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Title: Denosumab reduces cortical porosity of the proximal femoral shaft in postmenopausal women with osteoporosis
Austin Authors: Zebaze, Roger M D;Libanati, C;McClung, MR;Zanchetta, JR;Kendler, DL;Høiseth, A;Wang, A;Ghasem-Zadeh, Ali ;Seeman, Ego 
Affiliation: Austin Health, University of Melbourne, Heidelberg, Victoria, Australia
Amgen Inc, Thousand Oaks, CA, USA
Oregon Osteoporosis Center, Portland, OR, USA
Instituto de Investigaciones Metabólicas, Buenos Aires, Argentina
University of British Columbia, Vancouver, BC, Canada
Curato Røntgen, Oslo, Norway
Issue Date: Oct-2016 2016-04-15
Publication information: Journal of Bone and Mineral Research 2016; 31(10): 1827-1834
Abstract: Hip fractures account for over half the morbidity, mortality, and cost associated with osteoporosis. Fragility of the proximal femur is the result of rapid and unbalanced bone remodeling events that excavate more bone than they deposit, producing a porous, thinned, and fragile cortex. We hypothesized that the slowing of remodeling during treatment with denosumab allows refilling of the many cavities excavated before treatment now opposed by excavation of fewer new resorption cavities. The resulting net effect is a reduction in cortical porosity and an increase in proximal femur strength. Images were acquired at baseline and 36 months using multidetector CT in 28 women receiving denosumab and 22 women receiving placebo in a substudy of FREEDOM, a randomized, double-blind, placebo-controlled trial involving women with postmenopausal osteoporosis. Porosity was quantified using StrAx1.0 software. Strength was estimated using finite element analysis. At baseline, the higher the serum resorption marker, CTx, the greater the porosity of the total cortex (r = 0.34, p = 0.02), and the higher the porosity, the lower the hip strength (r = -0.31, p = 0.03). By 36 months, denosumab treatment reduced porosity of the total cortex by 3.6% relative to baseline. Reductions in porosity relative to placebo at 36 months were 5.3% in total cortex, 7.9% in compact-appearing cortex, 5.6% in outer transitional zone, and 1.8% in inner transitional zone (all p < 0.01). The improvement in estimated hip integral strength of 7.9% from baseline (p < 0.0001) was associated with the reduction in total porosity (r = -0.41; p = 0.03). In summary, denosumab reduced cortical porosity of the proximal femoral shaft, resulting in increased mineralized matrix volume and improved strength, changes that may contribute to the reduction in hip and nonvertebral fractures reported with denosumab therapy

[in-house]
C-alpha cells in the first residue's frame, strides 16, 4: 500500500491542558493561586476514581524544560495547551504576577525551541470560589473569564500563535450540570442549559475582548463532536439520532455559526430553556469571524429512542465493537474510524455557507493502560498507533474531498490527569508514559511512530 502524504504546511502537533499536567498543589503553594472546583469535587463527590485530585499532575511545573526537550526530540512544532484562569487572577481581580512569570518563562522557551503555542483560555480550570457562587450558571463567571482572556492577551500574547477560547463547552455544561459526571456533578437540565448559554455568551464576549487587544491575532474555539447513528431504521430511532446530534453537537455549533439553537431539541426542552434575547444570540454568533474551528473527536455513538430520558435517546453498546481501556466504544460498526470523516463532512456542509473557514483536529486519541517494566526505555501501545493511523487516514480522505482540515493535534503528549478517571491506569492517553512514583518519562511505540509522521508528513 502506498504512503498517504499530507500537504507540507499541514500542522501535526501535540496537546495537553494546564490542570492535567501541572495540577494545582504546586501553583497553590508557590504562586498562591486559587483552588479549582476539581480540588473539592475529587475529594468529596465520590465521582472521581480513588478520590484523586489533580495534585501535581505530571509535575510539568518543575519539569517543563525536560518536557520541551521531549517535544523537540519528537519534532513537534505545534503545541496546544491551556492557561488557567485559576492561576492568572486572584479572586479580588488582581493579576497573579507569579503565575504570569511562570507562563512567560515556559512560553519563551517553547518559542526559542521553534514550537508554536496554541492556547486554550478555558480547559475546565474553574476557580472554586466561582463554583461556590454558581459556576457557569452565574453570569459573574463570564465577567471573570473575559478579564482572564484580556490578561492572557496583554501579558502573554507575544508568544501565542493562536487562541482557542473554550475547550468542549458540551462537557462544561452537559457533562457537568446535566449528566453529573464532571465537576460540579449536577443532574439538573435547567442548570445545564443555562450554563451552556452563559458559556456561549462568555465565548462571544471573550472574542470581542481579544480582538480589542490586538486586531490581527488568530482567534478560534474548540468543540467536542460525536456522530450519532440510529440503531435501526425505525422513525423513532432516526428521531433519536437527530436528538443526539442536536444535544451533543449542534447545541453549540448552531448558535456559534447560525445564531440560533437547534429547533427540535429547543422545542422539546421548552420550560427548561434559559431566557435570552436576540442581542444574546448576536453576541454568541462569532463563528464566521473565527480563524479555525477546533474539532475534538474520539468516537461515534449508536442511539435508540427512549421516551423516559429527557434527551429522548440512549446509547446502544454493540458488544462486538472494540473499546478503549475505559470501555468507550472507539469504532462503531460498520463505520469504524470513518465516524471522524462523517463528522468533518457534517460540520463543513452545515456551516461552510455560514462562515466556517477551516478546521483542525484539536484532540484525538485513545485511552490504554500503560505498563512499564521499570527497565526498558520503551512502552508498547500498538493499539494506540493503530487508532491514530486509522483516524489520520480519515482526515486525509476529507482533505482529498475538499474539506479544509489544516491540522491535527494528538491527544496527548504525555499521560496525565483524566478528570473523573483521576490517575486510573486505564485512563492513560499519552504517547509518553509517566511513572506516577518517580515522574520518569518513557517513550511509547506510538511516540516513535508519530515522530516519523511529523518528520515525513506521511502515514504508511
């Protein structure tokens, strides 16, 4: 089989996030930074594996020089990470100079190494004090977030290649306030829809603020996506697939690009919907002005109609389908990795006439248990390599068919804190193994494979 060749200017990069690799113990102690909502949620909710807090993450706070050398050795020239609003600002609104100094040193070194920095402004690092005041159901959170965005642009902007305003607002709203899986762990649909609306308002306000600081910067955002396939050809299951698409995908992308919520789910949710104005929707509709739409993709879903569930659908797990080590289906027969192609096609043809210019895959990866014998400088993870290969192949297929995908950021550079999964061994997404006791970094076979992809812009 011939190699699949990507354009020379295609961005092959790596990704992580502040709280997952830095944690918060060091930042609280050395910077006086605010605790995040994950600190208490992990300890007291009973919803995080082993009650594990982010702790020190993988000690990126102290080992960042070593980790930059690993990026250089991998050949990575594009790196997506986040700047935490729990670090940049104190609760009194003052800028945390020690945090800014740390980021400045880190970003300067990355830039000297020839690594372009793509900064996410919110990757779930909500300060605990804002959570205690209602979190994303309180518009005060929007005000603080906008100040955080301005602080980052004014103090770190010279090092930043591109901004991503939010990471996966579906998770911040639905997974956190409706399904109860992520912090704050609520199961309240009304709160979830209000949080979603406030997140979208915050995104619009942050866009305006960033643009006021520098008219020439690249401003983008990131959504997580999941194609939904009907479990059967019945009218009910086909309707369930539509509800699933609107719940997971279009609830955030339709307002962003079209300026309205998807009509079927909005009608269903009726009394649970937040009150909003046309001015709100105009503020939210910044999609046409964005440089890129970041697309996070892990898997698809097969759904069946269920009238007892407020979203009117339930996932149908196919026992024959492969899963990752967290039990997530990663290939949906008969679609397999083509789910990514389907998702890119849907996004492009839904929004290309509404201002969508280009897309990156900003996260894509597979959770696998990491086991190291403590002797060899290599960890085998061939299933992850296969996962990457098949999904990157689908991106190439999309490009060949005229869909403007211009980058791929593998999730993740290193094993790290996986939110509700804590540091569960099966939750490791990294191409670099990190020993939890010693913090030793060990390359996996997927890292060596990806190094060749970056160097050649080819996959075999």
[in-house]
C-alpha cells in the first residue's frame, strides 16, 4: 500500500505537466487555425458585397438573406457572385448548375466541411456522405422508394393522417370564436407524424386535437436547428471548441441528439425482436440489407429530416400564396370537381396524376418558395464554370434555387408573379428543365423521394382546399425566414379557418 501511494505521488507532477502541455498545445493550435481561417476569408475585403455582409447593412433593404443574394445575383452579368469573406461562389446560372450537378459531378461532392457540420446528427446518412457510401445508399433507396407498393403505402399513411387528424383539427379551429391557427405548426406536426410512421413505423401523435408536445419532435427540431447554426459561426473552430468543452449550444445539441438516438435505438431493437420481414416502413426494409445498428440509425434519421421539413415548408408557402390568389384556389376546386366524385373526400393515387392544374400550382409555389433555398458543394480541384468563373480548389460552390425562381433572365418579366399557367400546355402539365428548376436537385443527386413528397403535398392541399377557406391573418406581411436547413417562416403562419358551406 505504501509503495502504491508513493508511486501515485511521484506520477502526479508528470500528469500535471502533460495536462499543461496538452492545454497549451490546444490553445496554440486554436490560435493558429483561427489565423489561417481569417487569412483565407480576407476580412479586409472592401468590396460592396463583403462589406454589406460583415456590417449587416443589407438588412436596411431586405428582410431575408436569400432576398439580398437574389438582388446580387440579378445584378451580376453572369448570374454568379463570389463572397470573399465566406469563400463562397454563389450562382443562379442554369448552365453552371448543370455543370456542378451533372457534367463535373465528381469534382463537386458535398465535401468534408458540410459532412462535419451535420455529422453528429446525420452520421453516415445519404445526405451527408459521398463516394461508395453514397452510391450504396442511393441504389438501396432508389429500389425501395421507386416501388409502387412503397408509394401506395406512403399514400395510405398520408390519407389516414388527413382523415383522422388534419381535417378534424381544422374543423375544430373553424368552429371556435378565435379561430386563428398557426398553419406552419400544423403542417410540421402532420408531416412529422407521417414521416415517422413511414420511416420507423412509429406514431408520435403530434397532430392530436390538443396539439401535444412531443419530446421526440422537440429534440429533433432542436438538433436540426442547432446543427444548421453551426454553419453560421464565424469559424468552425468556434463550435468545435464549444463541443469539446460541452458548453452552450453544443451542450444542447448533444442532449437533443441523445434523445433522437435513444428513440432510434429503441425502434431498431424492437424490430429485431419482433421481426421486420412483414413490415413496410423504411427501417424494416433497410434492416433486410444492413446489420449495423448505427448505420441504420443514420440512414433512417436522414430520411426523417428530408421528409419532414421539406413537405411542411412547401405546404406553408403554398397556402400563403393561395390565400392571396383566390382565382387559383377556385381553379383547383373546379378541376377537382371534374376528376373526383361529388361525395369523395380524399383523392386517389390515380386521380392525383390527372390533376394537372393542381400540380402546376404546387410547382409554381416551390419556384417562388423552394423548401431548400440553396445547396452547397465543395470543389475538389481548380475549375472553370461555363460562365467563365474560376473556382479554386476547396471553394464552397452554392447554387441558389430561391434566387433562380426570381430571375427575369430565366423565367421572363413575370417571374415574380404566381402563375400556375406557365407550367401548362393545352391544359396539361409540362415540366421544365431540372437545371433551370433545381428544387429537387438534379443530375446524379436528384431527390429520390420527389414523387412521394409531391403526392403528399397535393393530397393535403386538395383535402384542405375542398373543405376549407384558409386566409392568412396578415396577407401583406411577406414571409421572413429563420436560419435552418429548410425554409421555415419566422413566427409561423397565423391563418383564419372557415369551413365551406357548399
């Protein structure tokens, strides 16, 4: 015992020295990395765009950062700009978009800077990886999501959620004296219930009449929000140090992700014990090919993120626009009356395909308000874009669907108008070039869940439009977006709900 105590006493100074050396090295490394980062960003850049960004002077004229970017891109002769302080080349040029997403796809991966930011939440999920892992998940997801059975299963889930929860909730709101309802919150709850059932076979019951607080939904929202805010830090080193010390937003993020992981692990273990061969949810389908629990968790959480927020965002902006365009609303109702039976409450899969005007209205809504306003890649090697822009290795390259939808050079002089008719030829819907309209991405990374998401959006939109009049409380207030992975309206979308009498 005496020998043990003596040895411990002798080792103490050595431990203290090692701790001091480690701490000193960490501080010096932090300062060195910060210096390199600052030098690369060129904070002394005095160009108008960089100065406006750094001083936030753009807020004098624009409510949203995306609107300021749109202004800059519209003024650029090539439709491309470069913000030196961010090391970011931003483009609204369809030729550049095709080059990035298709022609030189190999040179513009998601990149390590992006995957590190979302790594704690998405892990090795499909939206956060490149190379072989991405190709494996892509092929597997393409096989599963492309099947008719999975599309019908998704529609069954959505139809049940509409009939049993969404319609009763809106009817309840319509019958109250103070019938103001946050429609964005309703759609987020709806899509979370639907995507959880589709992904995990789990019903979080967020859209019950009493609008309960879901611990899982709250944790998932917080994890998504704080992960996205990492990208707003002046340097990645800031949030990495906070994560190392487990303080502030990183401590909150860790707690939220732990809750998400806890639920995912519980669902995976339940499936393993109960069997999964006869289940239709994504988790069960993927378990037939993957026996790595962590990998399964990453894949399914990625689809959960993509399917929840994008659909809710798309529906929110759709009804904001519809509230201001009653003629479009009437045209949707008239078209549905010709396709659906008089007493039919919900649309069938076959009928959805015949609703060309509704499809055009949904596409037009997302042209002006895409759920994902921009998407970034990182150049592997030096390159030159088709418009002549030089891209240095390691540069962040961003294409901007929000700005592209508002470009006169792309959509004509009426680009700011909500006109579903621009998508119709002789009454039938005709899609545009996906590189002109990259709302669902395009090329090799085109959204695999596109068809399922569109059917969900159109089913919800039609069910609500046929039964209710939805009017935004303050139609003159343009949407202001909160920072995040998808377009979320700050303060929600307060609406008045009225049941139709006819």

DOI: 10.1002/jbmr.2855
PubMed URL:
Type: Journal Article
Subjects: Osteoporosis
Appears in Collections:Journal articles

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